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Here is an interesting link - see who the NIMBYs are and who are not!
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Old August 8th, 2008, 12:16 AM   #652
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Quote:
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Here is an interesting link - see who the NIMBYs are and who are not!
You are the first one who didn't cut off a plural-s with an apostrophe! There are still some people who know to write their own language,...
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Old August 8th, 2008, 01:45 AM   #653
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Quote:
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You are the first one who didn't cut off a plural-s with an apostrophe! There are still some people who know to write their own language,...

Wonderful now lets talk about grammer instead of any thing remotely related to the the project.
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Old September 13th, 2008, 11:19 PM   #654
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will the transportation hub be enough for all the people going in and out and will it have some connection to the transbay project?
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Old September 13th, 2008, 11:23 PM   #655
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Is there no high-resolution renderings avaliable on this one yet?

Even a propoer PDF with renderings would do good.
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Old September 14th, 2008, 12:08 AM   #656
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Quote:
Originally Posted by dachacon View Post
oops thanks for the correction. forgot to proof read. THE US BANK BUILDING DID NOT FALL DOWN. LOL
The US bank building is the toughest supertall ever built!! Even Taipei 101 isnt rated as high as the US Bank tower... there is 5-10 times the amount of reinforcement when compared to other buildings in this league.

it can withstand the big one which is expected to be 8 to 8.5 and 2 to 7 minutes long!

The 94 quake we had is still the largest earthquake EVER recorded under a major city, and it was only 5 miles deep (12.5 miles from downtown LA).
My friends father worked for Cal tech and he claimed there was a cover-up. The 94 quake was really a 7.1 but it was covered up because FEMA wouldnt help out if it was over a 7.0 on the richter scale for some dumb reason - and being that the quake at the time was the most costliest disaster in US History, I can see why they covered it up. It would have turned from bad, to even worse. I lived in marina del rey at the time of the quake, which is basically a giant sandbar - it shook REALLY hard over there and its 19 miles away from the epicenter. Sand of course intensifies the shaking numerous times the strength.

Look at the data on the quake, it registered an 8+ on the Mercali scale - A lot of it was because it was a shallow quake, and centered right underneath everything. An 8+ on the Mercali scale, is very intense and will throw you around into the walls like a pinball...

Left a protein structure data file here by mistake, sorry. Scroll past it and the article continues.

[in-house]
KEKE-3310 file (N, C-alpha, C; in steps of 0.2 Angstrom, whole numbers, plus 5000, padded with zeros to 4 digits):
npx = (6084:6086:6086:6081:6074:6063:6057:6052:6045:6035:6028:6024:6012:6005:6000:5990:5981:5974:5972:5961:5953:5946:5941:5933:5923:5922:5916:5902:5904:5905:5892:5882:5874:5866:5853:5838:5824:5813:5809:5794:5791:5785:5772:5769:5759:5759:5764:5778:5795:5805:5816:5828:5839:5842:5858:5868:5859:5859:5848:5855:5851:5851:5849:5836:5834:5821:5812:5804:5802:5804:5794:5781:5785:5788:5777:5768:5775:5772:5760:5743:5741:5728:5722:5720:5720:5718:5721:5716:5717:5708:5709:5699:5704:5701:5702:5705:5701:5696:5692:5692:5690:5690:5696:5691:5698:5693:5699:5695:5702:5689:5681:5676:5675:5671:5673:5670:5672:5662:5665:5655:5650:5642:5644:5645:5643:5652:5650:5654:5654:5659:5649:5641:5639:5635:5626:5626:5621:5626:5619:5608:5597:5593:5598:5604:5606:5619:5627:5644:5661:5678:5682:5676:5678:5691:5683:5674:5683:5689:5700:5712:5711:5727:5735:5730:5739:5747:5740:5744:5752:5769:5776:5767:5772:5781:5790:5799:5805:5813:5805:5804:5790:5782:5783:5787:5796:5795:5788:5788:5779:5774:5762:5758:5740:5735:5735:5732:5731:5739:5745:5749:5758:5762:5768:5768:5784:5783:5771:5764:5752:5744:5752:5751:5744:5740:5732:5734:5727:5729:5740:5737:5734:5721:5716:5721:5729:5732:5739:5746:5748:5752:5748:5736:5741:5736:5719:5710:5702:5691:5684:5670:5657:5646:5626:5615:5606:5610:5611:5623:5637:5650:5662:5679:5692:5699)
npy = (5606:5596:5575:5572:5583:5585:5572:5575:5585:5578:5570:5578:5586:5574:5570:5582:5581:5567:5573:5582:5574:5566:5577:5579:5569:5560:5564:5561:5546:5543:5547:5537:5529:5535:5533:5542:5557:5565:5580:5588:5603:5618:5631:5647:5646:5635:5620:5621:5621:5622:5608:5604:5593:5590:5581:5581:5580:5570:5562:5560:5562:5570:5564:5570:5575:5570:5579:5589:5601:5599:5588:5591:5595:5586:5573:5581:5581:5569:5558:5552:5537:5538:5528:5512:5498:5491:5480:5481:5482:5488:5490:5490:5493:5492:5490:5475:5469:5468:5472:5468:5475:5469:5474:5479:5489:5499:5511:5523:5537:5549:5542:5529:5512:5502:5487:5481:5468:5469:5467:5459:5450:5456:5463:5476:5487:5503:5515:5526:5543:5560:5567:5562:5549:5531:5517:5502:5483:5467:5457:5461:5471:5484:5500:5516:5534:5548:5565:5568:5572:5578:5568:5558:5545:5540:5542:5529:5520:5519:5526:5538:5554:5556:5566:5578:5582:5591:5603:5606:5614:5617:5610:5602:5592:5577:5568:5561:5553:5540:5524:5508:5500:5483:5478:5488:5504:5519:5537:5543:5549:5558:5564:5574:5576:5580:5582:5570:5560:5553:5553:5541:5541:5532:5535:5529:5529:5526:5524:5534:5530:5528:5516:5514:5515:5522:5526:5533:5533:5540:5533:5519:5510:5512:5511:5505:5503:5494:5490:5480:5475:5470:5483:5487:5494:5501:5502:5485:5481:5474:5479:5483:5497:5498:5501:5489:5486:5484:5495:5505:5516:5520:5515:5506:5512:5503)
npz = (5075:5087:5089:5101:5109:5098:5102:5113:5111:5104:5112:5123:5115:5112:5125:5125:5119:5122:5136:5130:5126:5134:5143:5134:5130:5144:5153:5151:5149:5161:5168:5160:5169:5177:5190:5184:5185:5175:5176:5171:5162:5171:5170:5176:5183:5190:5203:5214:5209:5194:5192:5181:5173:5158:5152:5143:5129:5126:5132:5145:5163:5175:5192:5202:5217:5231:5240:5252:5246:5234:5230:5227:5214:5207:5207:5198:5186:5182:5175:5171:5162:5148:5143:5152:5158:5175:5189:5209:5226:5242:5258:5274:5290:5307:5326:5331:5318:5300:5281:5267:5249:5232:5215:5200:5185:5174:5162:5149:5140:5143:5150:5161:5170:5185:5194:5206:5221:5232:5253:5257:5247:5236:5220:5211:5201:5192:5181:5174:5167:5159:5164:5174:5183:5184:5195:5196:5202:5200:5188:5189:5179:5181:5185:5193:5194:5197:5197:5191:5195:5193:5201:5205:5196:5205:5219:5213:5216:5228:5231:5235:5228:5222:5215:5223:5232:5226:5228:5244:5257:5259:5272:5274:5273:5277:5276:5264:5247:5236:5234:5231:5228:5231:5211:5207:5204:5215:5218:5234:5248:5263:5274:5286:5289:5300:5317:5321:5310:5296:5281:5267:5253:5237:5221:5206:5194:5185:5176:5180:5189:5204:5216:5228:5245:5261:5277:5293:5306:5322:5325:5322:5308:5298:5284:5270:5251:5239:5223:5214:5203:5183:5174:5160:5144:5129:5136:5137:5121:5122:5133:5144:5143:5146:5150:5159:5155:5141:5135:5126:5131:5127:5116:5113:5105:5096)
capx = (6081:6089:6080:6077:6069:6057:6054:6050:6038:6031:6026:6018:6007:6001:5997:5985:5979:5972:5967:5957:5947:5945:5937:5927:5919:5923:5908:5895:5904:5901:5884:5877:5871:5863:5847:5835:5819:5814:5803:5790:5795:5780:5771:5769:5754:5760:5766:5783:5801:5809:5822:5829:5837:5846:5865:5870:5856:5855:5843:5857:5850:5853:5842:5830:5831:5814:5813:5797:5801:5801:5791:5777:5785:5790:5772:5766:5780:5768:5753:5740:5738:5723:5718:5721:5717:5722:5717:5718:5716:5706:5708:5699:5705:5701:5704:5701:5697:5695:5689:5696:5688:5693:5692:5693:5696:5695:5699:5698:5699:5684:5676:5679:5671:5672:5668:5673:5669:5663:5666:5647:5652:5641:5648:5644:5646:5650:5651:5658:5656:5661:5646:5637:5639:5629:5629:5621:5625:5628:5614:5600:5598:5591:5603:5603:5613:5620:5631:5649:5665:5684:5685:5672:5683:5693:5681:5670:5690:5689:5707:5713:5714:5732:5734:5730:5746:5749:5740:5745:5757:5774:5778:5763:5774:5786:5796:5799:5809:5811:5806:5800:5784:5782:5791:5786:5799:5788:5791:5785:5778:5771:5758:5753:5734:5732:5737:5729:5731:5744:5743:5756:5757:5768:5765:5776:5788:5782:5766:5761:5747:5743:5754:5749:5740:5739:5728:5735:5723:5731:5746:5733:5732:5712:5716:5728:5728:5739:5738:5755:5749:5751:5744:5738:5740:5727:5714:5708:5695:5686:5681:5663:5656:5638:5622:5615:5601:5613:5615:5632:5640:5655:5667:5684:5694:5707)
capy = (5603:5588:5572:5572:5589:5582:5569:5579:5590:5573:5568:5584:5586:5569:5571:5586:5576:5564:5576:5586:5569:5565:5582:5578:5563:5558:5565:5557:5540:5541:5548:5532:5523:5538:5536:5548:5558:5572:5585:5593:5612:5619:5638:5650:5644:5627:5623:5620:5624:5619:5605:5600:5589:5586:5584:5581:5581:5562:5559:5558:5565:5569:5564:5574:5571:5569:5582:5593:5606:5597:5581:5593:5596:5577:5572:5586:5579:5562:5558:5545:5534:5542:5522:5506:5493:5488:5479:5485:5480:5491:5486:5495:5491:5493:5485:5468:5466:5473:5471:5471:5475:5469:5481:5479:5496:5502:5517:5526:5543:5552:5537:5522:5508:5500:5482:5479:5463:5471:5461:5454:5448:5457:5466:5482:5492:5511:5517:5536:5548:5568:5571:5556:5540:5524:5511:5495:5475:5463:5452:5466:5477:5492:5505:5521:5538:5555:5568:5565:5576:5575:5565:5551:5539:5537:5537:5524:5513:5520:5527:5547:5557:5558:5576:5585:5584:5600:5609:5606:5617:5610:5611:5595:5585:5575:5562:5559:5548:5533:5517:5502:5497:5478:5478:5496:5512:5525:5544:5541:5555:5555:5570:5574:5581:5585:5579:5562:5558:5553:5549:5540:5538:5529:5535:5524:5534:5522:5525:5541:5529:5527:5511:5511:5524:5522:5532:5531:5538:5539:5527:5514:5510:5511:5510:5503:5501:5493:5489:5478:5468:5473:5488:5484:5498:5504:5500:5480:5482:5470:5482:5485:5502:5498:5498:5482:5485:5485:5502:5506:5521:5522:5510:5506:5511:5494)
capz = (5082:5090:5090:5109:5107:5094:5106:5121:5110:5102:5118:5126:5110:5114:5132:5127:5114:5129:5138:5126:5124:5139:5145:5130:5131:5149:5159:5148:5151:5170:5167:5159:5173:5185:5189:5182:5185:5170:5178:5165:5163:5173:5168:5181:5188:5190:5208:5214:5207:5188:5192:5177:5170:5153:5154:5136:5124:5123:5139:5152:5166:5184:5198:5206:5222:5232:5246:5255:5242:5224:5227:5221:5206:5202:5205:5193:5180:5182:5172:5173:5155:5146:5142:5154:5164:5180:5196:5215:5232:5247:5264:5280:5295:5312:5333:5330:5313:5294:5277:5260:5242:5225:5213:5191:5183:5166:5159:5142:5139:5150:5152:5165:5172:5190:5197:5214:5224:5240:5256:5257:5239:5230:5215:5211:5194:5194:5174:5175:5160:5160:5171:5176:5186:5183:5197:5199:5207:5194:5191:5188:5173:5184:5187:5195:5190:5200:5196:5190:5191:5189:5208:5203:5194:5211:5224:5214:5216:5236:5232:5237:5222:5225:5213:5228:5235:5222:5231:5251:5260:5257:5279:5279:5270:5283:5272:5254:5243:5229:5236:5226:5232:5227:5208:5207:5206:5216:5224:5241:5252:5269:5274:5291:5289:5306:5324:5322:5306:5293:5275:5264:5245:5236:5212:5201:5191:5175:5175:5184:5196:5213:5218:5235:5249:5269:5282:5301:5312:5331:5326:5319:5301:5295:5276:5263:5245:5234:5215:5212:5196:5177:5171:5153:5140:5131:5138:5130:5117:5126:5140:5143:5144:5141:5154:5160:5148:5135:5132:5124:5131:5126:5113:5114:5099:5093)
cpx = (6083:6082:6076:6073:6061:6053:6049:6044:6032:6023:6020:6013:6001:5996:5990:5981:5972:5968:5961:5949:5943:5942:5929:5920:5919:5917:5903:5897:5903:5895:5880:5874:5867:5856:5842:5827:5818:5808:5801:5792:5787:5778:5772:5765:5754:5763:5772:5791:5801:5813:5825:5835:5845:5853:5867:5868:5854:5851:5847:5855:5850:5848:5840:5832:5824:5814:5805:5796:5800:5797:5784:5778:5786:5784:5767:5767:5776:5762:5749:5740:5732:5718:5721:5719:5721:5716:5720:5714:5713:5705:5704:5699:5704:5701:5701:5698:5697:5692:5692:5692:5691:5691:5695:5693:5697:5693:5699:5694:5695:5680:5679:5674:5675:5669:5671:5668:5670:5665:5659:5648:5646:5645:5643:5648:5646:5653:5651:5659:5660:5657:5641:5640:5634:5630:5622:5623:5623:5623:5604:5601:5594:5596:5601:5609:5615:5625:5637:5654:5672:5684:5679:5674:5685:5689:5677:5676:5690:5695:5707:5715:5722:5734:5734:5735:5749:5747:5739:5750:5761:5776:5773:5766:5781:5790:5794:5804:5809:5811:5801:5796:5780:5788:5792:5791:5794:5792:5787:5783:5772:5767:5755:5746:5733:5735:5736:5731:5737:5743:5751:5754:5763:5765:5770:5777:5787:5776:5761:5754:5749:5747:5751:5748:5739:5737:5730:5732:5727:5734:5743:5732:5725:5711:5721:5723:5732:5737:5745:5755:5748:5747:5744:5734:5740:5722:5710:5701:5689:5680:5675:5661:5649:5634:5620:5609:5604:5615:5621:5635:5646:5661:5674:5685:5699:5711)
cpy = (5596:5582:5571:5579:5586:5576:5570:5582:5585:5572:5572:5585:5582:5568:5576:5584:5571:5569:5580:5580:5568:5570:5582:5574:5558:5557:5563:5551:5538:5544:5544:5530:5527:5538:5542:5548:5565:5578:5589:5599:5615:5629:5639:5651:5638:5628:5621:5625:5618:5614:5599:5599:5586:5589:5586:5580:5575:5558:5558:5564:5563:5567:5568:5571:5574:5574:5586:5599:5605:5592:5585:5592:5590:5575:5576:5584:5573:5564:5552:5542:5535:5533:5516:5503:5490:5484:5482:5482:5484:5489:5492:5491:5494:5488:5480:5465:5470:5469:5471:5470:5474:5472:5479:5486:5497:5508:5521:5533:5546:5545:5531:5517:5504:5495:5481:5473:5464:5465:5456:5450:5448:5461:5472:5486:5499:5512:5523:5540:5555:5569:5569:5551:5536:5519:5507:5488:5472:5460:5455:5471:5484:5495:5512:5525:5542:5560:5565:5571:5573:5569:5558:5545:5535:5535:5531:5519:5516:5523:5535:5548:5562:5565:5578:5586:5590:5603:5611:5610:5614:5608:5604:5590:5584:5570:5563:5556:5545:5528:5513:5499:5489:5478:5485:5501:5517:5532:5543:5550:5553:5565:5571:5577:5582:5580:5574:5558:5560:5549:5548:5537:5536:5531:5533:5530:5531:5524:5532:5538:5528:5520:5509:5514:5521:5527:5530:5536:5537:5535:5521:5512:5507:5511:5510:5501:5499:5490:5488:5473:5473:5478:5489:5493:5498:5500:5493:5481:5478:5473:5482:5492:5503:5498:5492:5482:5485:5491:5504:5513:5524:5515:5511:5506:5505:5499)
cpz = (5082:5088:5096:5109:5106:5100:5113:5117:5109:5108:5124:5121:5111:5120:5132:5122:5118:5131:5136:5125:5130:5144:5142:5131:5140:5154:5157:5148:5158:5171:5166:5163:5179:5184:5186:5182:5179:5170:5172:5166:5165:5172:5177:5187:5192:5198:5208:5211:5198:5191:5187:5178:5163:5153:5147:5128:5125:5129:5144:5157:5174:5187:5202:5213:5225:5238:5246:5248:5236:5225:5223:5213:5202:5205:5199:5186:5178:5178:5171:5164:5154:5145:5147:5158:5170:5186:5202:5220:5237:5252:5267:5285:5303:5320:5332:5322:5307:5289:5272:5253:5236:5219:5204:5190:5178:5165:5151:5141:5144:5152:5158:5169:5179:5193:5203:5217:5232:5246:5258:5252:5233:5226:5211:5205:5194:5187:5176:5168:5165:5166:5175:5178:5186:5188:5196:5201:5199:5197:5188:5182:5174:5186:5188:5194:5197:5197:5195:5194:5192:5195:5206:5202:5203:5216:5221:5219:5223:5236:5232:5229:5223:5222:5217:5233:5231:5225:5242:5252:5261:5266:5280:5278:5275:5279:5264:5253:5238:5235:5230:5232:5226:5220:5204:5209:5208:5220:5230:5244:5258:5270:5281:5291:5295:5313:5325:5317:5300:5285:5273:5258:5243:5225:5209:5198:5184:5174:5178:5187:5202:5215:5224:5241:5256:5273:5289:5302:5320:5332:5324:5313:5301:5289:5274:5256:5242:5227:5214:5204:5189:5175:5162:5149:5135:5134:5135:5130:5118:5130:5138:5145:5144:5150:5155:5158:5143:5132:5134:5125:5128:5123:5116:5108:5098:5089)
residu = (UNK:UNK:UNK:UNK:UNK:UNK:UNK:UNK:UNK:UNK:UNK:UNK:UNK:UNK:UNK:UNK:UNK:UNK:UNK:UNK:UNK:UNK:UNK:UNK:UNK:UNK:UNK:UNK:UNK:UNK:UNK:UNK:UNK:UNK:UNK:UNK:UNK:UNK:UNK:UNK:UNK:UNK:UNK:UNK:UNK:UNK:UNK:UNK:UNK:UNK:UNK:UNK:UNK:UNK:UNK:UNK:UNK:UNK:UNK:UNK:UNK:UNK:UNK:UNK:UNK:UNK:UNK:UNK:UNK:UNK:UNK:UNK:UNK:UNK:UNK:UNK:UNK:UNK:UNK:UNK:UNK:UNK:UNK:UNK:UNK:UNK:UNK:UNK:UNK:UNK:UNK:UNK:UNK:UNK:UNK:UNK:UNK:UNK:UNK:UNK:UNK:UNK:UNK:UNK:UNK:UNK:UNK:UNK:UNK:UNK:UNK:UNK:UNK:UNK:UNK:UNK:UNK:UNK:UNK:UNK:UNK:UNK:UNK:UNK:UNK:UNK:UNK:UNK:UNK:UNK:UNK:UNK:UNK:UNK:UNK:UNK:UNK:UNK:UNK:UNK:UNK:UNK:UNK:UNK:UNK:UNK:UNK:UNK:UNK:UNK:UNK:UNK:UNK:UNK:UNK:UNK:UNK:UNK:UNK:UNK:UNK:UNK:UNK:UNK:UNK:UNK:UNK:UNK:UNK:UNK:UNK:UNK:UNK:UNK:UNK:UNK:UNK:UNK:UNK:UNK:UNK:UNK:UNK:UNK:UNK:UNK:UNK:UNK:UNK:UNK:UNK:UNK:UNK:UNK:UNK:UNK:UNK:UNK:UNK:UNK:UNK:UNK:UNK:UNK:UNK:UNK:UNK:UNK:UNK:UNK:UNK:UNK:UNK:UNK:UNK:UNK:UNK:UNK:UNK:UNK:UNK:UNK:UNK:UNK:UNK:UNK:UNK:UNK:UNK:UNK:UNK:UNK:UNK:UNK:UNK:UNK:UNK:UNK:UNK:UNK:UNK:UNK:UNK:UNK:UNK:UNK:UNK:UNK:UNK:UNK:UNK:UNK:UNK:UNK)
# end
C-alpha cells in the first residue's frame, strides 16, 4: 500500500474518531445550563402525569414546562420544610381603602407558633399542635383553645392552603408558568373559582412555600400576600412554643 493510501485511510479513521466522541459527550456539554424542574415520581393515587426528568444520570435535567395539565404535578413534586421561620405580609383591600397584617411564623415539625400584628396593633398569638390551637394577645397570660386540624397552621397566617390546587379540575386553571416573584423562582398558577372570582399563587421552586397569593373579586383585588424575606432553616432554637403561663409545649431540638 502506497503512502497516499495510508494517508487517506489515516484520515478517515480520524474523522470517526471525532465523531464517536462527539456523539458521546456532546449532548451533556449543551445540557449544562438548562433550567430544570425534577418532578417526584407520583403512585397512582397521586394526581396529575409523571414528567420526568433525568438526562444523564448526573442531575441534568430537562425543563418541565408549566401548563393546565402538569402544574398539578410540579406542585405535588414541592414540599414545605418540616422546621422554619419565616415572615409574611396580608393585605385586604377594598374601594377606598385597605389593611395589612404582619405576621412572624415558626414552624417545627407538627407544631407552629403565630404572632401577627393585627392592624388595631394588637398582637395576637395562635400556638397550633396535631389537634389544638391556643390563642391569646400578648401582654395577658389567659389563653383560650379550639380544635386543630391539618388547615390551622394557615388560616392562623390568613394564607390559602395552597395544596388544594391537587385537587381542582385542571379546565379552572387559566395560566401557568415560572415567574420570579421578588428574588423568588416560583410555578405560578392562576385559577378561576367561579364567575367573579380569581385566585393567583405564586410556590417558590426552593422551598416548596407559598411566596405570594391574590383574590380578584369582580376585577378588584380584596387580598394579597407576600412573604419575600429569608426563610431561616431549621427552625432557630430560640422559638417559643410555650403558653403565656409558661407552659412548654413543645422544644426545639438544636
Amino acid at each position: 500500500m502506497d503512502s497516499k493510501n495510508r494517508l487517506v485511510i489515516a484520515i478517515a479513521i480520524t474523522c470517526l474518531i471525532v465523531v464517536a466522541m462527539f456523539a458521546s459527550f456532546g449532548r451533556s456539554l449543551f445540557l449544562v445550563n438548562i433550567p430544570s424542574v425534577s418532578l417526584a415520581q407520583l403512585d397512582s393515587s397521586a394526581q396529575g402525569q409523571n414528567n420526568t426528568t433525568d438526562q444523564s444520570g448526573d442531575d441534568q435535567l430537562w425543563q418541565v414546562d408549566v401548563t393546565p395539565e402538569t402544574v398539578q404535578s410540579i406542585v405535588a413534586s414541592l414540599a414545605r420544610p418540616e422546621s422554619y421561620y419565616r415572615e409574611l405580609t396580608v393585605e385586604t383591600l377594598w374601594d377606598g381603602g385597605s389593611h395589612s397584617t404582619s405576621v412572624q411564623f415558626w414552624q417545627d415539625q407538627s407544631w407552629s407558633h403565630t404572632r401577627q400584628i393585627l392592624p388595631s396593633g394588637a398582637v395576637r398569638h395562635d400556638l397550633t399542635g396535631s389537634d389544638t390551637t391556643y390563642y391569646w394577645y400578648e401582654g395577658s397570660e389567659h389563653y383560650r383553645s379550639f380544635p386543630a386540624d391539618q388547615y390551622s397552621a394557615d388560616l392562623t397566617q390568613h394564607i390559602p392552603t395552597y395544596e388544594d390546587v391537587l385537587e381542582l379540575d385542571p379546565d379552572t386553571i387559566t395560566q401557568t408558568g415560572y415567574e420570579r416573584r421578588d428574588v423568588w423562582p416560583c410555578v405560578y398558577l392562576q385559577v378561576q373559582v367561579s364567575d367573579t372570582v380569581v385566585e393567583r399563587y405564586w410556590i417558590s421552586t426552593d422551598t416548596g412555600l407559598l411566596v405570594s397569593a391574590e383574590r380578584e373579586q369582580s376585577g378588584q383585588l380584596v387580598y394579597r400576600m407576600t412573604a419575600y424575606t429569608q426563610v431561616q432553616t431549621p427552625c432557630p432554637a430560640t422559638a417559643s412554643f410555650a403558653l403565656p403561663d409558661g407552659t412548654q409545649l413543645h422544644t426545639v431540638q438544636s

The US Bank Building (even most of the hi-rise towers in the valley just a few miles from the epicenter) had NO problems at all. It was the shorter, or mid rise buildings that were spread out over a larger area that took most of the damage (example, CSUN university, or all the damaged apartments).

I use to think it shook harder the higher up you go as well, but as long as the building is built correctly, the frame will absorb a lot of the shockwaves as long as the welds/rivets are strong and hold in place...
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Old September 14th, 2008, 12:44 AM   #657
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Seems rather ridiculous that FEMA would not help out if the disaster is too big. That's the whole reason FEMA exists. I'm not doubting your story since FEMA seems to be one of the more screwed up government agencies but I'd sure like to hear their rationalization for it.
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Old September 14th, 2008, 12:45 AM   #658
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Quote:
Originally Posted by hellrazor650 View Post
will the transportation hub be enough for all the people going in and out and will it have some connection to the transbay project?
Is there some transbay project other than the one this is being built on top of?
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Old September 14th, 2008, 01:04 AM   #659
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Originally Posted by Basincreek View Post
Seems rather ridiculous that FEMA would not help out if the disaster is too big. That's the whole reason FEMA exists. I'm not doubting your story since FEMA seems to be one of the more screwed up government agencies but I'd sure like to hear their rationalization for it.
It was some bullshit loophole where FEMA would not have to help if the quake was above a 7.

I think that has changed now though...

I never understood it well myself...

But then again, with the way FEMA has dealt with the Hurricane Katrina issue, Im not surprised!!
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Old October 6th, 2008, 01:19 PM   #660
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Have to wait until the November 4th...the HSR proposition will likely decide whether or not they will proceed. Not that it couldnt be built without HSR, but it would be a lot less likely.
As per the height, Im good with anything over 300m